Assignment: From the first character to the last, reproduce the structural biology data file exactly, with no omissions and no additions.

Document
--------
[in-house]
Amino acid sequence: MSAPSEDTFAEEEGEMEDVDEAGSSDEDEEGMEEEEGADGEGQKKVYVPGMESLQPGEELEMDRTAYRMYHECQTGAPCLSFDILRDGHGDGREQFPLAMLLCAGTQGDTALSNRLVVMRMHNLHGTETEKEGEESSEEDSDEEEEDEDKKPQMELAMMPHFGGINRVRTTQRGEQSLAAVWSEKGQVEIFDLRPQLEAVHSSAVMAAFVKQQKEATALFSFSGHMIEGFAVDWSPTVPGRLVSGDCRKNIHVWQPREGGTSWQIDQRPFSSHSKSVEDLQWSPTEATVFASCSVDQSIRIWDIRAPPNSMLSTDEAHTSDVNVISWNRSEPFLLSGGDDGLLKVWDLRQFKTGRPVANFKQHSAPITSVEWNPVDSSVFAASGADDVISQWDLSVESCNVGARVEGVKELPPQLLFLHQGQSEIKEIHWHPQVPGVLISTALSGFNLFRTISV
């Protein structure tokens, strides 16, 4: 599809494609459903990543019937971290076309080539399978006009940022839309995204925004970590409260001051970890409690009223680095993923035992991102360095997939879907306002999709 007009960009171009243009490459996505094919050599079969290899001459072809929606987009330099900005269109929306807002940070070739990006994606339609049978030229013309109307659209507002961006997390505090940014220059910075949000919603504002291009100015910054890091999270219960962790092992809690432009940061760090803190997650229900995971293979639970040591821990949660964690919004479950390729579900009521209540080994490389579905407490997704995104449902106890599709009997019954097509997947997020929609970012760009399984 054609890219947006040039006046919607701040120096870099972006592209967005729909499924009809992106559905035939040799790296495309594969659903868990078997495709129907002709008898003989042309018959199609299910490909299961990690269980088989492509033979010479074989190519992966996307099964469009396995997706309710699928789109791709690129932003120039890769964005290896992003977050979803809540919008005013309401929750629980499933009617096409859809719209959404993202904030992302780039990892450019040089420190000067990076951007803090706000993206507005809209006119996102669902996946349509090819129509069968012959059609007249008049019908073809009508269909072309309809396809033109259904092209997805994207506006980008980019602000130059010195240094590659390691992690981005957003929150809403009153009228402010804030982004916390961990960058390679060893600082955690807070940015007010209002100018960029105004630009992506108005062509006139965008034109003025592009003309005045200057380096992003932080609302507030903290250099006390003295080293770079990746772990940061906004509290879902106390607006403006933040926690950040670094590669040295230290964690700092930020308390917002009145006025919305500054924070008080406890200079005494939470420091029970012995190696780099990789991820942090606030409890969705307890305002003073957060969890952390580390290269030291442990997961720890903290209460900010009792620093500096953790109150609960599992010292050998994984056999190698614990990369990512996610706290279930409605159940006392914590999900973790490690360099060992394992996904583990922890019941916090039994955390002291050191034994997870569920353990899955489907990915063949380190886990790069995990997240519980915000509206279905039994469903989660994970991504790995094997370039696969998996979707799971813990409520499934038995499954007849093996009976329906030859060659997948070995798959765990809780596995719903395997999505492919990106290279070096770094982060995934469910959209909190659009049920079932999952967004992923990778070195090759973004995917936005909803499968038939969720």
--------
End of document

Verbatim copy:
[in-house]
Amino acid sequence: MSAPSEDTFAEEEGEMEDVDEAGSSDEDEEGMEEEEGADGEGQKKVYVPGMESLQPGEELEMDRTAYRMYHECQTGAPCLSFDILRDGHGDGREQFPLAMLLCAGTQGDTALSNRLVVMRMHNLHGTETEKEGEESSEEDSDEEEEDEDKKPQMELAMMPHFGGINRVRTTQRGEQSLAAVWSEKGQVEIFDLRPQLEAVHSSAVMAAFVKQQKEATALFSFSGHMIEGFAVDWSPTVPGRLVSGDCRKNIHVWQPREGGTSWQIDQRPFSSHSKSVEDLQWSPTEATVFASCSVDQSIRIWDIRAPPNSMLSTDEAHTSDVNVISWNRSEPFLLSGGDDGLLKVWDLRQFKTGRPVANFKQHSAPITSVEWNPVDSSVFAASGADDVISQWDLSVESCNVGARVEGVKELPPQLLFLHQGQSEIKEIHWHPQVPGVLISTALSGFNLFRTISV
């Protein structure tokens, strides 16, 4: 599809494609459903990543019937971290076309080539399978006009940022839309995204925004970590409260001051970890409690009223680095993923035992991102360095997939879907306002999709 007009960009171009243009490459996505094919050599079969290899001459072809929606987009330099900005269109929306807002940070070739990006994606339609049978030229013309109307659209507002961006997390505090940014220059910075949000919603504002291009100015910054890091999270219960962790092992809690432009940061760090803190997650229900995971293979639970040591821990949660964690919004479950390729579900009521209540080994490389579905407490997704995104449902106890599709009997019954097509997947997020929609970012760009399984 054609890219947006040039006046919607701040120096870099972006592209967005729909499924009809992106559905035939040799790296495309594969659903868990078997495709129907002709008898003989042309018959199609299910490909299961990690269980088989492509033979010479074989190519992966996307099964469009396995997706309710699928789109791709690129932003120039890769964005290896992003977050979803809540919008005013309401929750629980499933009617096409859809719209959404993202904030992302780039990892450019040089420190000067990076951007803090706000993206507005809209006119996102669902996946349509090819129509069968012959059609007249008049019908073809009508269909072309309809396809033109259904092209997805994207506006980008980019602000130059010195240094590659390691992690981005957003929150809403009153009228402010804030982004916390961990960058390679060893600082955690807070940015007010209002100018960029105004630009992506108005062509006139965008034109003025592009003309005045200057380096992003932080609302507030903290250099006390003295080293770079990746772990940061906004509290879902106390607006403006933040926690950040670094590669040295230290964690700092930020308390917002009145006025919305500054924070008080406890200079005494939470420091029970012995190696780099990789991820942090606030409890969705307890305002003073957060969890952390580390290269030291442990997961720890903290209460900010009792620093500096953790109150609960599992010292050998994984056999190698614990990369990512996610706290279930409605159940006392914590999900973790490690360099060992394992996904583990922890019941916090039994955390002291050191034994997870569920353990899955489907990915063949380190886990790069995990997240519980915000509206279905039994469903989660994970991504790995094997370039696969998996979707799971813990409520499934038995499954007849093996009976329906030859060659997948070995798959765990809780596995719903395997999505492919990106290279070096770094982060995934469910959209909190659009049920079932999952967004992923990778070195090759973004995917936005909803499968038939969720």